Mid-way through our world-building, you might be interested in some other resources for world-building. This list was compiled by Holly Ingraham, one of the admins for the Other World Writing Workshop, which has a forum (the Starship Barbarian Lounge) over in the Writing Groups forum at NaNoWriMo.

From Holly: Read everything at and and

Patricia C. Wrede has a whole questionnaire on world-building topics for fantasy authors

Dr. Suzette Haden Elgin, working in her double profession of scifi writer and linguist, gives us the basics of creating a new language

Suzy McKee Charnas on vampires

Joan Slonczewski on the science in science fiction

Dr. Elizabeth Viau teaches a course in world-building from the planetary dust up

S. Andrew Swann on world-building

"Construction and Influences" by Stephen Baxter takes speculation to the edge, but stays hard scifi

David Eddings' advice on getting real[/quote]

From my own World Builder's Guide:

From Writer's Digest Books:

The Writer's Complete Fantasy Reference (Introduction by Terry Brooks). Includes some chapters on magic and paganism, as well as commerce, trade, clothing, castles, and real-world cultures.

Writing Science Fiction and Fantasy Includes a chapter called "The World-Builder's Handbook and Pocket Companion."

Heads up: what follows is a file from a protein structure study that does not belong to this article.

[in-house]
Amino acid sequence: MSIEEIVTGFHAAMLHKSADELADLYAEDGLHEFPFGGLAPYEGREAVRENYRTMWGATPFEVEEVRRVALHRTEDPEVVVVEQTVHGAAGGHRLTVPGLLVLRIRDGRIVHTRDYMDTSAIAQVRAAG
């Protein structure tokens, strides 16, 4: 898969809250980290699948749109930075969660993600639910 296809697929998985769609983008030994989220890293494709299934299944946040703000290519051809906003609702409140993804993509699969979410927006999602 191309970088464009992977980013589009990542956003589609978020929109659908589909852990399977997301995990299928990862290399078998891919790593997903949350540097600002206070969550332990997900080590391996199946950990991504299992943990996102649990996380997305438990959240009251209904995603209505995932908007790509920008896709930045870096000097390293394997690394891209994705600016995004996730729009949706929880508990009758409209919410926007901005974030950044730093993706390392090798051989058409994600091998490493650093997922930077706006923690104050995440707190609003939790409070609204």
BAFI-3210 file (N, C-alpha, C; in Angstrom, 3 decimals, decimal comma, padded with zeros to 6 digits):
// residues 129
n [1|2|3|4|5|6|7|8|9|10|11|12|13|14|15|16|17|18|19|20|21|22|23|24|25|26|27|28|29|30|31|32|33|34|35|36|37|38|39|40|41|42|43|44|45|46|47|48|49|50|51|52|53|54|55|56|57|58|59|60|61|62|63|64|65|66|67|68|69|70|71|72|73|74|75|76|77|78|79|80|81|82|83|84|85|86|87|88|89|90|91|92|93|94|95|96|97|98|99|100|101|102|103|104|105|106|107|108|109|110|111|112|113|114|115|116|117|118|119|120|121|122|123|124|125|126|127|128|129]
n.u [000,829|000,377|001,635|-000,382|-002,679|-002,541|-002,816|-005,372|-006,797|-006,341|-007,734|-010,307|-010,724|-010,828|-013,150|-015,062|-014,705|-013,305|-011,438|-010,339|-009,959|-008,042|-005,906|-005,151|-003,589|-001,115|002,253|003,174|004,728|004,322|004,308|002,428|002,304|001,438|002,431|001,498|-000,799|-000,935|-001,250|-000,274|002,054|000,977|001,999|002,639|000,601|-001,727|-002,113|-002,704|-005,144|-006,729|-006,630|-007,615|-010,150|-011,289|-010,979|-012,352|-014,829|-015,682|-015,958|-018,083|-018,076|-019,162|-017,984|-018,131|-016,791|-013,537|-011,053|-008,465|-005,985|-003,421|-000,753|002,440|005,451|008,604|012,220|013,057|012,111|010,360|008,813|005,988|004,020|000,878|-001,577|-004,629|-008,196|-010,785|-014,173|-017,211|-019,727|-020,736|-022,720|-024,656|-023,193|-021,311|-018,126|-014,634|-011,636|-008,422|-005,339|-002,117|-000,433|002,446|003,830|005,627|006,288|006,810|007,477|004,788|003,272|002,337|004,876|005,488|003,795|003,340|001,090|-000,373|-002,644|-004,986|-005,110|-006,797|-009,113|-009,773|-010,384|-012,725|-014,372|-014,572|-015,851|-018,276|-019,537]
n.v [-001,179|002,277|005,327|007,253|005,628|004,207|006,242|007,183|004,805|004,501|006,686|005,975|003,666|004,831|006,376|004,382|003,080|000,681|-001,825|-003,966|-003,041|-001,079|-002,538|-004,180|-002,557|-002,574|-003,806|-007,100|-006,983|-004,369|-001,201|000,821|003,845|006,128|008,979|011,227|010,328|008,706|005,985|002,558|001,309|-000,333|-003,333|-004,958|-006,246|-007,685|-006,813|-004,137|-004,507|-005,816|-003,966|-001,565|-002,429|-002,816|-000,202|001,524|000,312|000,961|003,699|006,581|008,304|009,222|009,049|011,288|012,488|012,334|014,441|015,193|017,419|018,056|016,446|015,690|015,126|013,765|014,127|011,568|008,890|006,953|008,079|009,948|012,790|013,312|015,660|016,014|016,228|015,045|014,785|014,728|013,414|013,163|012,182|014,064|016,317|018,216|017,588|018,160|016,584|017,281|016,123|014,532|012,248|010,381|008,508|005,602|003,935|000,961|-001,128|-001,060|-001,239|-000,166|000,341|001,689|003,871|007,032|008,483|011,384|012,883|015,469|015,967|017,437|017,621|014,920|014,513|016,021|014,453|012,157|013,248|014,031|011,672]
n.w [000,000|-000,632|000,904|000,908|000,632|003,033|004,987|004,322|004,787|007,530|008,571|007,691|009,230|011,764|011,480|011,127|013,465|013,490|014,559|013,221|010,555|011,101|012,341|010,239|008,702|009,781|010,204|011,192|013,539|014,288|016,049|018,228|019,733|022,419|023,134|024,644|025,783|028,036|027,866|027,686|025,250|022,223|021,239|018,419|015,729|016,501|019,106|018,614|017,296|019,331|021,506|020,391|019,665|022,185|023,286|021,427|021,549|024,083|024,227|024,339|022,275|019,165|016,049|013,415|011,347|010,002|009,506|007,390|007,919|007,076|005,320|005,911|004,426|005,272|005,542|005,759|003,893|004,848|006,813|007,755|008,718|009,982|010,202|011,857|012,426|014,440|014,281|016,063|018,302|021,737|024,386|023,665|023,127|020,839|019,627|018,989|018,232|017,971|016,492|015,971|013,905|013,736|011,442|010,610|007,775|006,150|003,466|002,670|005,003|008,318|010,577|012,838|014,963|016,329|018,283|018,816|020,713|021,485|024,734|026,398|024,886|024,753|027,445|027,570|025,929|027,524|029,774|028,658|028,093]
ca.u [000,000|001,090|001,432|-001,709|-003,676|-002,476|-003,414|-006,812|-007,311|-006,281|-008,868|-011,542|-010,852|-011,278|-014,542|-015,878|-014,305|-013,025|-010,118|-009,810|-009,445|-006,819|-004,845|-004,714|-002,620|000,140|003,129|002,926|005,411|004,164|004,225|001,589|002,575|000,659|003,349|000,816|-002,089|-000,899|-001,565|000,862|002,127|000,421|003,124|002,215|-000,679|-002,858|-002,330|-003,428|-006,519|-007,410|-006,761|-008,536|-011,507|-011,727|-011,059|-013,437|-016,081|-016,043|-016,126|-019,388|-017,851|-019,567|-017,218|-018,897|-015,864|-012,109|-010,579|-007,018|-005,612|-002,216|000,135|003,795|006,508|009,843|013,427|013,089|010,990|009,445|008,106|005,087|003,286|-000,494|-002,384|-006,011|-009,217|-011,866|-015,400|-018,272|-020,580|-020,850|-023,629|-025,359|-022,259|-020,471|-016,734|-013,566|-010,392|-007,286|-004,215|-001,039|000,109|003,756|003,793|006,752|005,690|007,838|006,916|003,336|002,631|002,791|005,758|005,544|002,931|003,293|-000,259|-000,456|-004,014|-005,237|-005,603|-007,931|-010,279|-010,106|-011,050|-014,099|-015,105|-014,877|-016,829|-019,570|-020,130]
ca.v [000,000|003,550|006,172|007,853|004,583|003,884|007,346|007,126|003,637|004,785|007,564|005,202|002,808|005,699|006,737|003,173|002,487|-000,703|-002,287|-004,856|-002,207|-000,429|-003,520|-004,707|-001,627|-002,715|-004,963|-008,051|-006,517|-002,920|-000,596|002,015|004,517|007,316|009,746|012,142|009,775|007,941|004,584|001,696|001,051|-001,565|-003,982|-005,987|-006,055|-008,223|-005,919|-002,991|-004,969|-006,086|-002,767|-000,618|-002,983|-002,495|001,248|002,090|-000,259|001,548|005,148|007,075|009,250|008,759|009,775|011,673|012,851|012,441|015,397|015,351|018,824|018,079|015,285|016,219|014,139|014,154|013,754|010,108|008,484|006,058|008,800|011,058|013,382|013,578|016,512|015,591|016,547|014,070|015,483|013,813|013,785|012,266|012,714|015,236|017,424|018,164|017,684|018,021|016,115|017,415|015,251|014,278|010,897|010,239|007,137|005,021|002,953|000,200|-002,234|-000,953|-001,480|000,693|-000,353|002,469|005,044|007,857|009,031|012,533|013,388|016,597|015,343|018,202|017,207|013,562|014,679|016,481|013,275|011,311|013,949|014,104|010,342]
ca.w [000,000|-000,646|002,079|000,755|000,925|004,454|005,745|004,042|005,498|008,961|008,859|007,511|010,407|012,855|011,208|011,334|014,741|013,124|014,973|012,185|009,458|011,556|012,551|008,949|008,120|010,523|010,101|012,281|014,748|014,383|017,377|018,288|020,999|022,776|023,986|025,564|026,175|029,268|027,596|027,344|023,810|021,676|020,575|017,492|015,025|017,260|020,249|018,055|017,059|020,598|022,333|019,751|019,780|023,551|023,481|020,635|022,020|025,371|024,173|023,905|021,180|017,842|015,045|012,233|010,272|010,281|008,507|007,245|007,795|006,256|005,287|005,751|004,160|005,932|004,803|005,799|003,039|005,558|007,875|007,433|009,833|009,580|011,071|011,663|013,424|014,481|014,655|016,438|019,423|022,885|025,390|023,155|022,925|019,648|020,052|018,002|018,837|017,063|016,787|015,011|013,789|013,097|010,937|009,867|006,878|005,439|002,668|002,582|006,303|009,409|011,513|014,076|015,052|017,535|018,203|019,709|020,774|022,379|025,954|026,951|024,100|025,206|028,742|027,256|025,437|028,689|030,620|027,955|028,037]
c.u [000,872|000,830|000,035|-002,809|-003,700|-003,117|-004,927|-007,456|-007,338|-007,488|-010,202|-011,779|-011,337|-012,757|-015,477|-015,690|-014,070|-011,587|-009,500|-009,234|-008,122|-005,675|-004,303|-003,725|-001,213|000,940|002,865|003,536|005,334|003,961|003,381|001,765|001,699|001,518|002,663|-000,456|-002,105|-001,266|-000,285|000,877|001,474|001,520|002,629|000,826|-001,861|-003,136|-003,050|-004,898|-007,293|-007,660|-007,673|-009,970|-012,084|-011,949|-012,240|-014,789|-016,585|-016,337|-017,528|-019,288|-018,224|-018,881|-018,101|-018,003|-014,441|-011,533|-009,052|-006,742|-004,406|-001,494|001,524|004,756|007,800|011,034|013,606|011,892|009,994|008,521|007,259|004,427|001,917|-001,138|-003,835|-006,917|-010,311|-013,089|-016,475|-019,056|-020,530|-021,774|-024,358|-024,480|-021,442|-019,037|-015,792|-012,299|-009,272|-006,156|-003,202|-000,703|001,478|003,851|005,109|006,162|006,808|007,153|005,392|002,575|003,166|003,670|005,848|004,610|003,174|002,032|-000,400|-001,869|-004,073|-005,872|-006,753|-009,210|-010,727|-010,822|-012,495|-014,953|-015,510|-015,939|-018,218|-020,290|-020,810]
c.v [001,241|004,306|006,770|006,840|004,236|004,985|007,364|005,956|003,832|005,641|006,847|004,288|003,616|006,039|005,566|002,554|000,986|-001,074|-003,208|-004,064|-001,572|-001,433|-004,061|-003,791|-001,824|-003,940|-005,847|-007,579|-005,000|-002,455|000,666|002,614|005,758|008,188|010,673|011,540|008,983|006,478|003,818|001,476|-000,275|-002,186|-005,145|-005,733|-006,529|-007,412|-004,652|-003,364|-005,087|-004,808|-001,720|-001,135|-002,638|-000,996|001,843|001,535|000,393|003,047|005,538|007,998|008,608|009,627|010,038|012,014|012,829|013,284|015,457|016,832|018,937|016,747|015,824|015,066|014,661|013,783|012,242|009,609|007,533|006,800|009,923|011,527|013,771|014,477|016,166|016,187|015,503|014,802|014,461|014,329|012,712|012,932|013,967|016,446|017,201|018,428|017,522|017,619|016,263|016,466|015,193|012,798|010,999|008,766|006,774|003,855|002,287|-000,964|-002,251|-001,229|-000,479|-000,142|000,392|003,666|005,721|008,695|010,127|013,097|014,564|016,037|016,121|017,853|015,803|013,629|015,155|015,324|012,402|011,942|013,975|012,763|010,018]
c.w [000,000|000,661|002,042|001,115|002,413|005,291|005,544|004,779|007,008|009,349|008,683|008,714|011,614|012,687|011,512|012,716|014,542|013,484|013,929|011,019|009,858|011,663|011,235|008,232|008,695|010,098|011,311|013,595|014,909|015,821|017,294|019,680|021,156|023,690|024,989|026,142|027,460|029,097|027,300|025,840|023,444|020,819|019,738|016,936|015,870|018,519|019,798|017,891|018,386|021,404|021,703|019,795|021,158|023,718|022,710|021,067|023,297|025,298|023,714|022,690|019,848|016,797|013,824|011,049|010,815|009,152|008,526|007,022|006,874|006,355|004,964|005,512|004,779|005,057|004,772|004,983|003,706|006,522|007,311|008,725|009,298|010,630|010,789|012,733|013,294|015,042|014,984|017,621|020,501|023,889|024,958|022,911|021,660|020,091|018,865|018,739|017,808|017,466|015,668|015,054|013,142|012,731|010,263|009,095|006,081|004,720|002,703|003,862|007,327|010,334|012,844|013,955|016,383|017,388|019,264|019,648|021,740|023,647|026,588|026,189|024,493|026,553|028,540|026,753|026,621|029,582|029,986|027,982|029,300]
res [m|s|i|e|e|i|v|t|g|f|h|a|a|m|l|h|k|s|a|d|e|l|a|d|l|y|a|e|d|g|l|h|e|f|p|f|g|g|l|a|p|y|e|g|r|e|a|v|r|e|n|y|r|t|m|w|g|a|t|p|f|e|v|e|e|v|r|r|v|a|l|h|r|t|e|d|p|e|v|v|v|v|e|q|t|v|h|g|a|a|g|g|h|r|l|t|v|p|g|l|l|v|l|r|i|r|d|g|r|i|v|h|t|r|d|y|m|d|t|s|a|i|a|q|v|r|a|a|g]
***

World-Building, by Stephen L. Gillet. This is indispensable. It's a GREAT resource for how to make a physical world that makes sense.

Aliens and Alien Societies by Stanley Schmidt. Haven't read it yet, but it should be applicable to fantasy races as well as science fiction aliens.

Character Naming Sourcebook by Sherrilyn Kenyon. Actually, any decent baby name book will do-- make sure it lists the meaning of the name, alternate spellings, and origins. The Character Naming Sourcebook lists names by country/culture, so you can select names for characters that are from roughly similar cultures to make sense.

The Writer's Guide to Creating a Science Fiction Universe by George Ochoa and Jeffrey Osier. Another good one for physical world-building, defining where the mountains belong, etc.

Non-Writers Digest books:

A Poetry Handbook by Mary Oliver -- Good, understandable resource for how words sound. Also useful if you're inventing languages and cultures, so you can write poetry for your gnomes.

Life in a Medieval Castle by Joseph and Frances Gies. They also have books on life in medieval cities, etc. All-around helpful resource.

The Borderlands of Science by Charles Sheffield. Gives a really good overview of science and where scientific knowledge has reached its limit.

A similarly-titled book The Borderlands of Science: Where Sense Meets Nonsense by Michael Shermer explores the boundary between science and pseudo-science.

Don't Know Much About Geography by Kenneth C. Davis is an excellent book for some hard-core basics on physical geography on Earth.

All of the Brother Cadfael mystery novels by Ellison Peters are great-- Peters is a trained medievalist as well as a novelist-- her books are often required reading in college history courses.

The Exercise:

Check out some of the websites that relate to your novel, and pick out a book or two that you plan to read, either between now and when you start writing, or to flesh out your world after you've written your first draft.